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Chicago Bankruptcy Question: How are mortgage treated in Chapter 7?

Chicago Bankruptcy Question of the Day: How are mortgages treated in a Chapter 7 bankruptcy?  When you file for Chapter 7 bankruptcy protection in Chicago, you are required to disclose all of your debts and notice must be given to all of your creditors.  This includes any and all primary mortgages, second mortgages and home equity lines of credit.  How that debt is treated in Chapter 7 depends on your individual intention with regard to the property and your financial position at the time of filing.

These days, many people who file for Chapter 7 bankruptcy are electing to surrender their residences or investment properties back to the mortgage companies.  If you elect to surrender the property, then your personal liability on the mortgage(s) is eliminated with the Chapter 7 discharge.  This does not remove your name from title to the property, which requires the completion of the foreclosure process, but it does prohibit any mortgage from pursuing you for any remaining debt after the foreclosure is complete.  Usually you can remain in the property, rent free, until the foreclosure is complete, at which time you must vacate.

If you intend on keeping the property when filing for Chapter 7 bankruptcy, then it must be determined whether or not reaffirmation of the mortgage is in your best interest.  Reaffirmation of a mortgage basically means that you once again assume personal liability for the debt.  This makes sense if the value of the property is at least equal to the amount owed on the mortgage, you have the financial means to maintain your mortgage payments and you want the mortgage company to report to the credit reporting agencies that you are making your payments, assisting in your credit rebuilding process.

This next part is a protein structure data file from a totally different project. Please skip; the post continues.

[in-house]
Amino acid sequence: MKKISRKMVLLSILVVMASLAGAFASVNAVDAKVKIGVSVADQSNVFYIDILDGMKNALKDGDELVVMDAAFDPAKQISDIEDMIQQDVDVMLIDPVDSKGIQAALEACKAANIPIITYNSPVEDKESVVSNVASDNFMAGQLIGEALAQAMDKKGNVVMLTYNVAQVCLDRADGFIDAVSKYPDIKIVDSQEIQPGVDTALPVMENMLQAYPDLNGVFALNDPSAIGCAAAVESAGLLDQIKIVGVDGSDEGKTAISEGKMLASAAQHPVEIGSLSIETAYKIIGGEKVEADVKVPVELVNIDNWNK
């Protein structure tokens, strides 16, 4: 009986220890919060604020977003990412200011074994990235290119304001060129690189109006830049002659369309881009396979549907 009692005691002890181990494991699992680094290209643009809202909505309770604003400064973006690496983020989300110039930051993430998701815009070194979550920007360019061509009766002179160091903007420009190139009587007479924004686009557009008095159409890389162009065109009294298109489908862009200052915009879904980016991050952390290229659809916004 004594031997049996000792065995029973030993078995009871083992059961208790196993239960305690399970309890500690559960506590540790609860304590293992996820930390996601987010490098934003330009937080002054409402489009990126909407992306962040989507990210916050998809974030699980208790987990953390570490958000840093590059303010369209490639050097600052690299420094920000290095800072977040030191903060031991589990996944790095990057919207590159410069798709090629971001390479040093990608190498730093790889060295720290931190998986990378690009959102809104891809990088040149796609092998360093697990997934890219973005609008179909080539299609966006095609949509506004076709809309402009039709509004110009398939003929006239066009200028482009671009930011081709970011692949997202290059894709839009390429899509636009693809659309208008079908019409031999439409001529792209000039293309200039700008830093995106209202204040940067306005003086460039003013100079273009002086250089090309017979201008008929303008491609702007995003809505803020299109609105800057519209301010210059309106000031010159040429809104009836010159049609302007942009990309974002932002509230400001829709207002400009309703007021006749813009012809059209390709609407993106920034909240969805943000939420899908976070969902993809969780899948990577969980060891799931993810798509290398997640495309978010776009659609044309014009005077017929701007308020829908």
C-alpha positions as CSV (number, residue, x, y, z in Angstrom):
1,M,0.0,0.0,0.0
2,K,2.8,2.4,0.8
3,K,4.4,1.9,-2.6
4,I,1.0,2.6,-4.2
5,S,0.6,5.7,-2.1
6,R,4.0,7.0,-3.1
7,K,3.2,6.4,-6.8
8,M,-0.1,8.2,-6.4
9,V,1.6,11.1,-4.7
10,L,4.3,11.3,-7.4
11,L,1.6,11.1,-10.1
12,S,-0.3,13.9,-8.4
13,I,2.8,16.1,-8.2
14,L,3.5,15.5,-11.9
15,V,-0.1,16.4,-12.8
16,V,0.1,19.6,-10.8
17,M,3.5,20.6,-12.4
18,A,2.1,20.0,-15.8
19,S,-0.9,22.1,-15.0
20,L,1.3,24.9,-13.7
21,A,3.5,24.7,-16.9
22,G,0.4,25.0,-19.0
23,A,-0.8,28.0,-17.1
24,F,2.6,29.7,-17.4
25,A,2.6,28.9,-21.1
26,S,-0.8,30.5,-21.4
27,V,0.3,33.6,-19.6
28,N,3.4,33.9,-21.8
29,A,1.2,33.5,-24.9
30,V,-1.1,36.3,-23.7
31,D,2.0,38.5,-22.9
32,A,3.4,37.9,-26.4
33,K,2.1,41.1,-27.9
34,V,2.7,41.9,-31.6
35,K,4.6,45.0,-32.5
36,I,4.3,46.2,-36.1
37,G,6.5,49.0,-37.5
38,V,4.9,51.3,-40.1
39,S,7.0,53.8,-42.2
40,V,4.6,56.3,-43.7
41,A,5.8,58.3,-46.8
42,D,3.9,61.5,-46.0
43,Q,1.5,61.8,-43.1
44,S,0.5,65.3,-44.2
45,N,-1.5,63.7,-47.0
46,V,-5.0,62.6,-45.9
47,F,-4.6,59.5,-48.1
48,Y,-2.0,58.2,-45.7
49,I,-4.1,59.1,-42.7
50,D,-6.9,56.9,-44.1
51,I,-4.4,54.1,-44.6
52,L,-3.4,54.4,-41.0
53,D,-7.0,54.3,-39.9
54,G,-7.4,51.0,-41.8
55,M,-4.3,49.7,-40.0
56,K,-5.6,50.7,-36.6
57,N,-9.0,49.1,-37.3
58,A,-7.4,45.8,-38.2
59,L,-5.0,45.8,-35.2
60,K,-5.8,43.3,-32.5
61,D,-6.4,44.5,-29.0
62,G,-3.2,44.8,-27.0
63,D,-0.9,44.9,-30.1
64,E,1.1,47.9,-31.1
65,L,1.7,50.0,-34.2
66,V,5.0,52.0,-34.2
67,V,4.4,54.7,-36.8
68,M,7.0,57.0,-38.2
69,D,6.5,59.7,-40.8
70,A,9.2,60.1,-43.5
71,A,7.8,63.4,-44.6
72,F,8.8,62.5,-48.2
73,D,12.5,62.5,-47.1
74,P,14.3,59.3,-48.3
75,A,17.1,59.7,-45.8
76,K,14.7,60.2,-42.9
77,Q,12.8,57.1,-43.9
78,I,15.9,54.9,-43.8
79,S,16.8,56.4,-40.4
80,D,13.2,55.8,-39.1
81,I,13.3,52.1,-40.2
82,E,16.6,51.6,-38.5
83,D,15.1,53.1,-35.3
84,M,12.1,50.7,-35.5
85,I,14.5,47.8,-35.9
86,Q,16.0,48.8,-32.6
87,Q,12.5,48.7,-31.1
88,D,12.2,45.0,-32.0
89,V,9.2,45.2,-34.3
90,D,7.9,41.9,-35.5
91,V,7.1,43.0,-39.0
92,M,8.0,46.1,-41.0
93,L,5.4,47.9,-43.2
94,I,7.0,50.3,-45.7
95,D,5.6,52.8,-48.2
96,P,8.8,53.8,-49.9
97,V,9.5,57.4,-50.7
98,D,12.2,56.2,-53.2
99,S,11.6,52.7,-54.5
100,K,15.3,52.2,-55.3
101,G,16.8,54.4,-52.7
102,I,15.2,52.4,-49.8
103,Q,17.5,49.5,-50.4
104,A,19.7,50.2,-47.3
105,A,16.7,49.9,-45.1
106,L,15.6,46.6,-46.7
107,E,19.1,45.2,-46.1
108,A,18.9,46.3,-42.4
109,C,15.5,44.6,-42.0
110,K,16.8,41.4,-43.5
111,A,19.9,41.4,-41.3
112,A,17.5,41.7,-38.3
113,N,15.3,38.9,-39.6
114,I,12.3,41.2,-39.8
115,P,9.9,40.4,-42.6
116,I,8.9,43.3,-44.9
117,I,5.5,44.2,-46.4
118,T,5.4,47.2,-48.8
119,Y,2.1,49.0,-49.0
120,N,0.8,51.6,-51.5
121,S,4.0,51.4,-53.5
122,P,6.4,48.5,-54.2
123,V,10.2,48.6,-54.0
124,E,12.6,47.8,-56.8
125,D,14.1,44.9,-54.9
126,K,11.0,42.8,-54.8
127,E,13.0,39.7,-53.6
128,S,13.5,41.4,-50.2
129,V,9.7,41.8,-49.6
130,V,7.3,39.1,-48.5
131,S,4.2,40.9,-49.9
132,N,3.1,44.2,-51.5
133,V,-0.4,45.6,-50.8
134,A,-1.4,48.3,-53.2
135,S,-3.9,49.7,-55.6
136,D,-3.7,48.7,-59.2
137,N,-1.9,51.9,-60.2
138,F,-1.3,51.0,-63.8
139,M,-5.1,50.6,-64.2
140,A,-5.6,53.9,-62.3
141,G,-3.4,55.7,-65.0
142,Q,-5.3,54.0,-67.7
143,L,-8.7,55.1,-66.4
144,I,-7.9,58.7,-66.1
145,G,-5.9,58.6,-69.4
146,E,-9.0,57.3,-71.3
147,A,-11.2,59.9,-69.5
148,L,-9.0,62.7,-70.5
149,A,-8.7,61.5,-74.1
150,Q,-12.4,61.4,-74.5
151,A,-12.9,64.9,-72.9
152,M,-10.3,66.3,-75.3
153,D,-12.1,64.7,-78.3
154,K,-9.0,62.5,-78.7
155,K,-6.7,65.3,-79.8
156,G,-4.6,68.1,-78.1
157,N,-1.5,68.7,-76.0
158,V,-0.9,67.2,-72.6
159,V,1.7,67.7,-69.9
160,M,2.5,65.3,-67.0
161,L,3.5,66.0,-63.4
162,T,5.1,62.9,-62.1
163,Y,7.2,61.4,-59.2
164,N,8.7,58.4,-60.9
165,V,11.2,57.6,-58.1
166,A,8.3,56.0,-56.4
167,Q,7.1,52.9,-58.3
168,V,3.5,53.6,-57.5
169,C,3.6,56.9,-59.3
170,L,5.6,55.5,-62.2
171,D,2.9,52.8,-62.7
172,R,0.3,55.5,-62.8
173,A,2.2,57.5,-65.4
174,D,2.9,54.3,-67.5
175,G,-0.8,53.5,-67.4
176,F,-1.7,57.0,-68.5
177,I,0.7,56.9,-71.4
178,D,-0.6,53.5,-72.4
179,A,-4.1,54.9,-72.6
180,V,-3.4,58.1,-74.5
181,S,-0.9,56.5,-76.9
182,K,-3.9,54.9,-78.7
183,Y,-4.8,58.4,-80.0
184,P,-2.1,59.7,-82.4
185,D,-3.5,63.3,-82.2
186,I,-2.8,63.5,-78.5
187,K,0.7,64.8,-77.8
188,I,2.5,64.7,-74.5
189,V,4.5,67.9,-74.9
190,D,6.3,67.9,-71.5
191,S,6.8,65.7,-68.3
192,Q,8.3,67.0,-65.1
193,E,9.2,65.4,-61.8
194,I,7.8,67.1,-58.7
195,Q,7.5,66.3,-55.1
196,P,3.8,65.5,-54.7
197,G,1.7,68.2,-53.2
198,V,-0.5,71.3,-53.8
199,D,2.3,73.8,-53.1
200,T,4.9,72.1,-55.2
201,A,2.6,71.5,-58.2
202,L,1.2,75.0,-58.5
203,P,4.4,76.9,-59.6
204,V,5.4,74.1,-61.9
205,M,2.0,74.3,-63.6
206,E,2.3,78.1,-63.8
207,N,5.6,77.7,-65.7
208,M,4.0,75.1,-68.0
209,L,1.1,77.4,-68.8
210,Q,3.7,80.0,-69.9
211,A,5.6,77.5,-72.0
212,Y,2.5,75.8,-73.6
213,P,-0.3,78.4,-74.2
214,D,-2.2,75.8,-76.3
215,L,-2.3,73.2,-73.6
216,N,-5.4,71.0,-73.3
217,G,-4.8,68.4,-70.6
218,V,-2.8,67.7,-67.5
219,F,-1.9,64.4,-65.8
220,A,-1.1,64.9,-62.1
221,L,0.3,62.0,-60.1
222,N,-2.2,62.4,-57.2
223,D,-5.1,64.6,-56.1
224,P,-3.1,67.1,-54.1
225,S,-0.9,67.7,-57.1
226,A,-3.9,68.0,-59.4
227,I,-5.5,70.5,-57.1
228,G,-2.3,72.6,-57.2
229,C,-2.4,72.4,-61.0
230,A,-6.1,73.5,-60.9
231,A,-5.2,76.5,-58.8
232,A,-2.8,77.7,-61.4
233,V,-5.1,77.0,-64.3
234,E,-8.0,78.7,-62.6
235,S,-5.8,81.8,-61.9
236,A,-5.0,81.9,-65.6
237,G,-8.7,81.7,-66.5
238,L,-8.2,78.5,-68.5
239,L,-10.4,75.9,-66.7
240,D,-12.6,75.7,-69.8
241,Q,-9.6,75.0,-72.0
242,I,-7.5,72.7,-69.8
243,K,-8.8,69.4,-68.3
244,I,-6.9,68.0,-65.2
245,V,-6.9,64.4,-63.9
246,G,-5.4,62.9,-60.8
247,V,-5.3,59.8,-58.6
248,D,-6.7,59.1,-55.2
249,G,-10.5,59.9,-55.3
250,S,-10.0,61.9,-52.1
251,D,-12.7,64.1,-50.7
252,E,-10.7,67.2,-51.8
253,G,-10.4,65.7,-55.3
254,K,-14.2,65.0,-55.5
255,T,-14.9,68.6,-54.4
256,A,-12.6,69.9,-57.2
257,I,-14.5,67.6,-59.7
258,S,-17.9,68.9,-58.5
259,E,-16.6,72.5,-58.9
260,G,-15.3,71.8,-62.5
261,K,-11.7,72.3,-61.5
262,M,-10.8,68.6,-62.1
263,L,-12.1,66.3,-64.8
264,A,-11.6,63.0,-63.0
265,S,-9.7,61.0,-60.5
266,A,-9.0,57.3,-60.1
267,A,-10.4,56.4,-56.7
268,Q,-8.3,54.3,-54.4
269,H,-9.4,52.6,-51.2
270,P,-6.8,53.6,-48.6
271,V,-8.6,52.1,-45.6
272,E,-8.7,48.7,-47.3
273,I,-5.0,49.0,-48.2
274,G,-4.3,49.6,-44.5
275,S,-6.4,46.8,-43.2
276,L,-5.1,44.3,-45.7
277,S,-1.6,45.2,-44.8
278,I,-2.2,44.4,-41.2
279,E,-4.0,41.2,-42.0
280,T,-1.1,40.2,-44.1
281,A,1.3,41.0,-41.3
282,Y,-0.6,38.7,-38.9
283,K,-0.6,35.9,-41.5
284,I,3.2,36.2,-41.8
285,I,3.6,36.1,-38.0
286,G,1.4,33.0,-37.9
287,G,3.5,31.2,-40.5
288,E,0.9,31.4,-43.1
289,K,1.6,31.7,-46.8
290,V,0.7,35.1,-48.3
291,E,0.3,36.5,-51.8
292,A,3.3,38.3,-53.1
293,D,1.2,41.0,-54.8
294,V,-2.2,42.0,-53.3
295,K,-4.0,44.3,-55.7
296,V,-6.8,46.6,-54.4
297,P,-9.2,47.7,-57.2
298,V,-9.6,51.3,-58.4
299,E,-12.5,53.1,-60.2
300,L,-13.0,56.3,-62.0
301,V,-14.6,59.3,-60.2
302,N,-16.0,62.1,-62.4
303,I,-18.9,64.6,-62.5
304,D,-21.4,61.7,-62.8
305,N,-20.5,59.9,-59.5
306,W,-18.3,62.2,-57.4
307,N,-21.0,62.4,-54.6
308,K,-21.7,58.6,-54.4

If your home, like so many these days, is worth less than what is owed on it, or if you do not currently have the financial means to maintain your mortgage payment, then you certainly do not want to reaffirm the mortgage debt.  This protects you in case you do fall behind on the mortgage and lose the property, so again, the mortgage company cannot pursue you for any remaining debt (known as a deficiency balance).  In these cases, the Chapter 7 bankruptcy discharge does give the borrower some leverage in pursuing a loan modification with the mortgage company.  The borrower can simply tell the mortgage company to either work out a loan modification that works for both parties or else they can take the property back, as the borrower is already protected by the Chapter 7 discharge.  While this certainly does not guarantee a loan modification, it does give some leverage.

If you have a mortgage and are considering filing for Chapter 7 bankruptcy protection in the Chicago area, you want to make sure that you have an experienced bankruptcy and consumer rights attorney representing you.  A good bankruptcy lawyer will be able to explain all of your options to you, recommend the appropriate course of action for your case and potentially assist you in obtaining a loan modification.  The experienced Chicago bankruptcy and consumer rights lawyers at Ledford & Wu are always willing to offer you a free consultation to review your options.

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